The third hydrological stress, which has been shown to affect groundwater divides, is that of over-pumping from high-capacity wells. A compilation study of groundwater divides concluded that the groundwater divides in the Great Lakes region have changed over time due to pumping and natural processes (Sheets and Simonson 2006). A study on the effects of high-capacity wells revealed that the stress that high-capacity wells place on the hydrological system can move regional groundwater divides away from the pumping source (Sheets et al. 2005). Feinstein et al. (2004) found that intensive groundwater use has shifted major groundwater divides in southeastern Wisconsin. As early as 1959 high-capacity wells in the Chicago area were causing changes to the groundwater flow patterns in northern Illinois and southern Wisconsin (Sasman and Russell 1960). Changes were also observed in the Chicago area when the annual withdrawal rates of high-capacity wells decreased from 1995-2000. Groundwater elevations increased, and flow patterns changed when surface water was sourced instead of groundwater for municipal use. The use of surface water substantially reduced the need to withdraw groundwater, which reduced the annual withdrawal rate of the high-capacity wells in the Chicago area (Burch 2002). This study will analyze if the effects of groundwater withdrawal are mitigated or exaggerated by variations in annual precipitation.
This study aims to determine the variability of the size and shape of groundwater basins and factors influencing the movement of the groundwater divides. The study focuses on the Wolf River basin in northeastern Wisconsin. Declining mean annual baseflows in the basin over the last three decades suggest that there may also be changes to the groundwater elevations in the basin (Borchardt et al. 2016). The study will analyze groundwater-basin size and shape and the movement of the groundwater divides over different time periods with different annual precipitation totals. The results of the study will be useful in determining what area is contributing to baseflow at the gauging station, potentially extending the area that is used to determine if new high-capacity wells will affect baseflow in the stream.
1.1 Study Area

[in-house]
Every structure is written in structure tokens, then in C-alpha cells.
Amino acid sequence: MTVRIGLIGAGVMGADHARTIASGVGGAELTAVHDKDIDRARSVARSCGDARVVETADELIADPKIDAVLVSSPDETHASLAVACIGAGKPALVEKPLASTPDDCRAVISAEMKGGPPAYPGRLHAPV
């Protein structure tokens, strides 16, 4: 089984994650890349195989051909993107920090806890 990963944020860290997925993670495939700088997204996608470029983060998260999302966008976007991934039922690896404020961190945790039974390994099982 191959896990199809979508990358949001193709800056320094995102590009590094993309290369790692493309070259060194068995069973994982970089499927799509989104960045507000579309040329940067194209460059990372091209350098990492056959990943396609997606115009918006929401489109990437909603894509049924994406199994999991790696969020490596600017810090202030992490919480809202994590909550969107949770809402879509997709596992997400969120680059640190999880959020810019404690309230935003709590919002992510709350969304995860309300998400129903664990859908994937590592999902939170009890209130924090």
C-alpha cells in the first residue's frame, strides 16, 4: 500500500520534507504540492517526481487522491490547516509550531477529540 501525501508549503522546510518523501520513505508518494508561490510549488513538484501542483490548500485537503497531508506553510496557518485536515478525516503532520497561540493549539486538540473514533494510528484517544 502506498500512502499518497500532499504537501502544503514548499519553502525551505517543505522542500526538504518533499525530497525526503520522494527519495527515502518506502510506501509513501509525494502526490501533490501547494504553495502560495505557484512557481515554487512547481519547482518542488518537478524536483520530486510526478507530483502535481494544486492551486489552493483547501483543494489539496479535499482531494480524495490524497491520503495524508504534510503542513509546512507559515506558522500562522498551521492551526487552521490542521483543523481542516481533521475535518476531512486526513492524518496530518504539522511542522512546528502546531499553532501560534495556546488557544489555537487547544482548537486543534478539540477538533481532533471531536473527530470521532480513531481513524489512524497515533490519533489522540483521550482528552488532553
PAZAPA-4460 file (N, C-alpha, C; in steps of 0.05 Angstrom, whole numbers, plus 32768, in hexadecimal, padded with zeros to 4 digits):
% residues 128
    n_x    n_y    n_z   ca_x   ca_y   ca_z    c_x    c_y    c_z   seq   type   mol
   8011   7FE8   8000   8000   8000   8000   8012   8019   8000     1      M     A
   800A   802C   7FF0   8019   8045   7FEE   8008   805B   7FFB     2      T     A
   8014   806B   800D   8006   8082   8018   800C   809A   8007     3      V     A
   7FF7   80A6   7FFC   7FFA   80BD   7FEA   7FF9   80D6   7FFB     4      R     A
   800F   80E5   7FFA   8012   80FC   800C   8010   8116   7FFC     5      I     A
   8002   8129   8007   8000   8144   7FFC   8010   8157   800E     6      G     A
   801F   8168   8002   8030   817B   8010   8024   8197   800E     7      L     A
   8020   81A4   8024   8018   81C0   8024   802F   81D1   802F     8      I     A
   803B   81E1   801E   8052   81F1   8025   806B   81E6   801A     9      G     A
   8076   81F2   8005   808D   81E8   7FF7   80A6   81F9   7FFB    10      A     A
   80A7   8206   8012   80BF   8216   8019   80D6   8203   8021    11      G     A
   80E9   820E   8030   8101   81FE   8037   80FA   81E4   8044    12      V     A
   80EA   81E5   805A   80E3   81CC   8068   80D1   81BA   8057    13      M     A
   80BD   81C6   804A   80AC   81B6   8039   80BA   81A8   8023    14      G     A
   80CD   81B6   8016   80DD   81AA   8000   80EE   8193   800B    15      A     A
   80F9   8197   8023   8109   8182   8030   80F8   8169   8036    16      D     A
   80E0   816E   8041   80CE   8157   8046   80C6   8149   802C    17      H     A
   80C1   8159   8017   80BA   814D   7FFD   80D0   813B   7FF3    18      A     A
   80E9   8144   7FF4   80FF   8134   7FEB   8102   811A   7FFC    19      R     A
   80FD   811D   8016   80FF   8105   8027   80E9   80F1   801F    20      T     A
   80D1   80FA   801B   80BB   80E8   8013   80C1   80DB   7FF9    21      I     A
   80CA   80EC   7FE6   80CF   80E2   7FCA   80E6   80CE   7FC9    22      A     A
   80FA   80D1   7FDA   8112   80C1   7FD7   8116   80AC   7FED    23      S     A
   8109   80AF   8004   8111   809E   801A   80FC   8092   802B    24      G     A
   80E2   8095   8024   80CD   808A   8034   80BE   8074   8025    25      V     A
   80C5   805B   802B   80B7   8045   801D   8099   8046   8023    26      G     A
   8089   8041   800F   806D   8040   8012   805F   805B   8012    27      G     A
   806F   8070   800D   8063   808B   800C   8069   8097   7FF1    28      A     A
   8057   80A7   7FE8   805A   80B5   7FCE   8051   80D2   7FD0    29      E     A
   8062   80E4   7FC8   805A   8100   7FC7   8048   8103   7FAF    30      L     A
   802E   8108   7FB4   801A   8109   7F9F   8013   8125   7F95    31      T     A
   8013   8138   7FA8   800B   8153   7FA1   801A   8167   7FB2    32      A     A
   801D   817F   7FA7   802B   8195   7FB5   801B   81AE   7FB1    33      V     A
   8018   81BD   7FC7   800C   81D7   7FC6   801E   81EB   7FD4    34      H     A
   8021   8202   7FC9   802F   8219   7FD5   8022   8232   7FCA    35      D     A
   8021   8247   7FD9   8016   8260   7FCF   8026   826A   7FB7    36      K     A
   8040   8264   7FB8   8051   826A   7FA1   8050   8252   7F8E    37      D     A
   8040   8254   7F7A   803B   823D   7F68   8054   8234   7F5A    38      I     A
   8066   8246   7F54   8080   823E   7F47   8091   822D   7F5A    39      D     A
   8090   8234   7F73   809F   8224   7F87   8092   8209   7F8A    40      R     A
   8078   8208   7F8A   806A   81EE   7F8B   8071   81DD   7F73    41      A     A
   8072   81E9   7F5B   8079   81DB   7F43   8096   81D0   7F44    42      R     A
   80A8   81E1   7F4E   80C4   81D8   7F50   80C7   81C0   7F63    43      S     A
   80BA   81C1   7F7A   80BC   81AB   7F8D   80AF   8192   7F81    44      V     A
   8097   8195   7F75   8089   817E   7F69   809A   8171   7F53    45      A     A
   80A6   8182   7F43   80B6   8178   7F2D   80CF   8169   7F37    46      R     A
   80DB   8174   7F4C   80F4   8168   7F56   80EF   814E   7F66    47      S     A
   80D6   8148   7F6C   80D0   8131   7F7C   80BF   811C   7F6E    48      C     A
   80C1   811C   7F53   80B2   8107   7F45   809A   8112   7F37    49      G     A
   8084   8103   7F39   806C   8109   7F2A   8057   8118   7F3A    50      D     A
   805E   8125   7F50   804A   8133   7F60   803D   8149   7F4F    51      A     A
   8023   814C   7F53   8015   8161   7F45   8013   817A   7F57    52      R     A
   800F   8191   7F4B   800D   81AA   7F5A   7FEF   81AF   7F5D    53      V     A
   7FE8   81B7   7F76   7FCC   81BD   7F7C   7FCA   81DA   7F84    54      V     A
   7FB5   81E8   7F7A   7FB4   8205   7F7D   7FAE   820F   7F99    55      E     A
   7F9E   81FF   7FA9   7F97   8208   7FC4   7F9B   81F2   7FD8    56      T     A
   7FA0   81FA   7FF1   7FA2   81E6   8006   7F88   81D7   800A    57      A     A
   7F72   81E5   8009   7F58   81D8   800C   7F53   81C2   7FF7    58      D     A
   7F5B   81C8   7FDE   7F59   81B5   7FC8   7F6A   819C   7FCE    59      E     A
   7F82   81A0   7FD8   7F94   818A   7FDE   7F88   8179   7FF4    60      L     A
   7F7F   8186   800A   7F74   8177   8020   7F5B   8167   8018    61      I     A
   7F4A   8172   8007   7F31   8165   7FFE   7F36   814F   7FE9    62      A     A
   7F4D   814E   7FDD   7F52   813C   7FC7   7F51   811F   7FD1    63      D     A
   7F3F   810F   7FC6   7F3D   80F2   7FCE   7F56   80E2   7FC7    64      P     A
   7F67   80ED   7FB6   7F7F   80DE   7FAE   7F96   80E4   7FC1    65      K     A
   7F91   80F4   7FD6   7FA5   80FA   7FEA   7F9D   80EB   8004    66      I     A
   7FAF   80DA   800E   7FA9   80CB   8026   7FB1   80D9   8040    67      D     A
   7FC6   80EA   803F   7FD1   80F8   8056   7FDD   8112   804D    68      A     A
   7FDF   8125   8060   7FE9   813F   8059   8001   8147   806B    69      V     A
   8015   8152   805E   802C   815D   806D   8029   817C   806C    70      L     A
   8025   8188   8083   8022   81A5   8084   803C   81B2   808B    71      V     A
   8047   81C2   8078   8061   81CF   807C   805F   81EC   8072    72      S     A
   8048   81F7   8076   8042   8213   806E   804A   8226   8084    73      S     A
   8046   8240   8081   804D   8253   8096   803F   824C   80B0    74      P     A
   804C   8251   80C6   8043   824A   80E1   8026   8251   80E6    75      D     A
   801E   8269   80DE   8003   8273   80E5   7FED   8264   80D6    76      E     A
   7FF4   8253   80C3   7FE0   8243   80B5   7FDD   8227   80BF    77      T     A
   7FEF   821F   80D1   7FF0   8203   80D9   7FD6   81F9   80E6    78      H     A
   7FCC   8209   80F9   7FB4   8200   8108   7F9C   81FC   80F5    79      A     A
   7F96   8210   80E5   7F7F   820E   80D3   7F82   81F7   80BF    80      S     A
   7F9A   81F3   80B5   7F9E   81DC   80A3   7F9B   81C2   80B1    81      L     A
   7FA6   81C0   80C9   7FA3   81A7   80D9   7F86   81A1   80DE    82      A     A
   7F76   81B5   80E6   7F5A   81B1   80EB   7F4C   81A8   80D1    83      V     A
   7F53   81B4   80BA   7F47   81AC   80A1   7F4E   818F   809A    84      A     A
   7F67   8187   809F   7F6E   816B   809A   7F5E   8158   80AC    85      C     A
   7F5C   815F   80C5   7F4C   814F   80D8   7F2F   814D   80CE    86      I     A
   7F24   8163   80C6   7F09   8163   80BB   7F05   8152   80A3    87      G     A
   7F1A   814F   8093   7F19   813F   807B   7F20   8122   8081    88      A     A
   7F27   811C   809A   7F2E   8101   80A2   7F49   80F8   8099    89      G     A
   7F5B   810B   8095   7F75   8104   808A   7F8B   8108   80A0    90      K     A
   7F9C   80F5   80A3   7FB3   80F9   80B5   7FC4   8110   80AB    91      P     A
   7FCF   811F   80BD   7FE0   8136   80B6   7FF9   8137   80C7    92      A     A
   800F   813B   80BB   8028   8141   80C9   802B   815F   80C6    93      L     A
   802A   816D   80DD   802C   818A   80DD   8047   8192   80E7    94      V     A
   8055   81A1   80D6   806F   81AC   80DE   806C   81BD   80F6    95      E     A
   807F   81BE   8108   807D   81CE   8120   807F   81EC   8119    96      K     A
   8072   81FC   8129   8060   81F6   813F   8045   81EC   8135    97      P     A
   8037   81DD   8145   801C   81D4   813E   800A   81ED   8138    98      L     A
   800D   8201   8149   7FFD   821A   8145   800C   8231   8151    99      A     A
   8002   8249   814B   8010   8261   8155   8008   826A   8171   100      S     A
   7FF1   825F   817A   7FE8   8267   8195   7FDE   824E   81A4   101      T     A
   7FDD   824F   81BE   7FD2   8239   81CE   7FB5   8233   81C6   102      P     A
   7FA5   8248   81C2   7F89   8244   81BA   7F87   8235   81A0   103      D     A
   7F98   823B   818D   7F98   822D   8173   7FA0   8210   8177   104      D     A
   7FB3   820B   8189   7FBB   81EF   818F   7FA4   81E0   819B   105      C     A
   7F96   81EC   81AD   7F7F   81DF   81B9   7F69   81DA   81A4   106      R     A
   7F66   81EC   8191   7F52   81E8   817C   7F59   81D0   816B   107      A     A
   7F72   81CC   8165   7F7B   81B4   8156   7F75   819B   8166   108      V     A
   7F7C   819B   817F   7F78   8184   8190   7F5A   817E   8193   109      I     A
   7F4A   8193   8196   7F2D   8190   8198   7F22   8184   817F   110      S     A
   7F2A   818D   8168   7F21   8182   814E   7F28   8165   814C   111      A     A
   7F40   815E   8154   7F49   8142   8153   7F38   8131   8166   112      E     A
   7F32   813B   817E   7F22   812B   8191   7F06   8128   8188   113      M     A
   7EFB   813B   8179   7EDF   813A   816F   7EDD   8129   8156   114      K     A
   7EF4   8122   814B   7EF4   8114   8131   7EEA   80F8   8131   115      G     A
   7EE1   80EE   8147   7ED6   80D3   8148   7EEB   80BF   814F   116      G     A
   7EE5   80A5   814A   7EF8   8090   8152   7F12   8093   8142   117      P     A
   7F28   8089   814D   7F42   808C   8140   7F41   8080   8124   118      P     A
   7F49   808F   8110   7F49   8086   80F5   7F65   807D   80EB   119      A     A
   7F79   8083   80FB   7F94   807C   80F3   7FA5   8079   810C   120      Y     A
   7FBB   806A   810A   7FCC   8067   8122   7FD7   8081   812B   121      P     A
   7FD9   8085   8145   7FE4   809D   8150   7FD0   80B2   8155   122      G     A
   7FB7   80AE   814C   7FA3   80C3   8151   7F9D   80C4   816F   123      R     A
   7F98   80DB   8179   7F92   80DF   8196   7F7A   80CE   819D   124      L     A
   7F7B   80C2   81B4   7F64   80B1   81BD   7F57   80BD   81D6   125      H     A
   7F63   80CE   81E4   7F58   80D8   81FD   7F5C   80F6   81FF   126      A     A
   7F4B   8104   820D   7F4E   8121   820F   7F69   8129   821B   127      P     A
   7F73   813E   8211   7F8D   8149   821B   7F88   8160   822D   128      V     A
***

The size of the Wolf River basin is approximately 380 km2 and changes in elevation from 297 meters above sea level in Menominee County in the southern portion to 581 meters above sea level in Langlade County in the northern portion. The resulting slope is generally from the northwest to the southeast. Soil in the area is glacial unconsolidated sand and gravel overlying crystalline bedrock (Mickelson 1987). The bedrock surface also slopes from the northwest to the southeast from approximately 457 meters above sea level in northwestern portions of Langlade County to under 335 meters above sea level in the southeastern parts of Langlade County; the regional slope rate is 1.9 to 2.8 m/km (Batten 1987). The bedrock surface was leveled by erosional processes; therefore it has less topographical relief than the overlying glacial deposits (Batten 1987). The soil is coarse textured and contains a large percent of sand- and gravel-sized particles (Batten 1987; Mickelson 1987). Soil of this type has high permeability (~ 10-5 m/sec) (Anderson and Mickelson 1997). The gauging station at Langlade (United States Geological Survey – USGS 04074950) is located in the middle of the basin. The gauge is at an elevation of 378 meters above sea level. The surface-drainage area contributing surface water to the gauge is approximately 1200 km2 (USGS 2016b). The contributing basin contains the northern portion of the Wolf River basin and both the Lily River Basin and the Upper Wolf River basin (Figure 1.).
Figure 1.Boundaries of the Wolf River basin and the surface basin contributing runoff to the United States Geological Survey (USGS) gauging station at Langlade. The watershed boundaries were obtained from the Wisconsin Department of Natural Resources (DNR). The insert map of the state of Wisconsin includes the approximate location of the basins.
Four maps of groundwater elevation were created representing two precipitation periods, wet and dry, and two time periods, pre-1990 representing before extensive groundwater pumping and post-2000 to represent after extensive groundwater pumping began. The groundwater-basin maps were constructed using a raster file containing the elevation of the groundwater table. Digital Elevation Model (DEM) files are commonly used with the hydrology tools in ArcGIS to delineate surface-water basins. This study used the same tools to delineate the groundwater divides using a calculated digital elevation of the groundwater table. The elevation was calculated by subtracting the static depth of wells constructed during a 2- to 3-year period from the DEM file. The static depth-point data was first interpolated to raster data with the kriging program in ArcGIS. This was done because both sets of data needed to be in raster format to enable ArcGIS to perform the subtraction. The new static-depth raster file was then subtracted from the DEM data set, which was obtained from the USGS (2016a). The process was repeated for each of the four different time periods.
2.2 Static Depth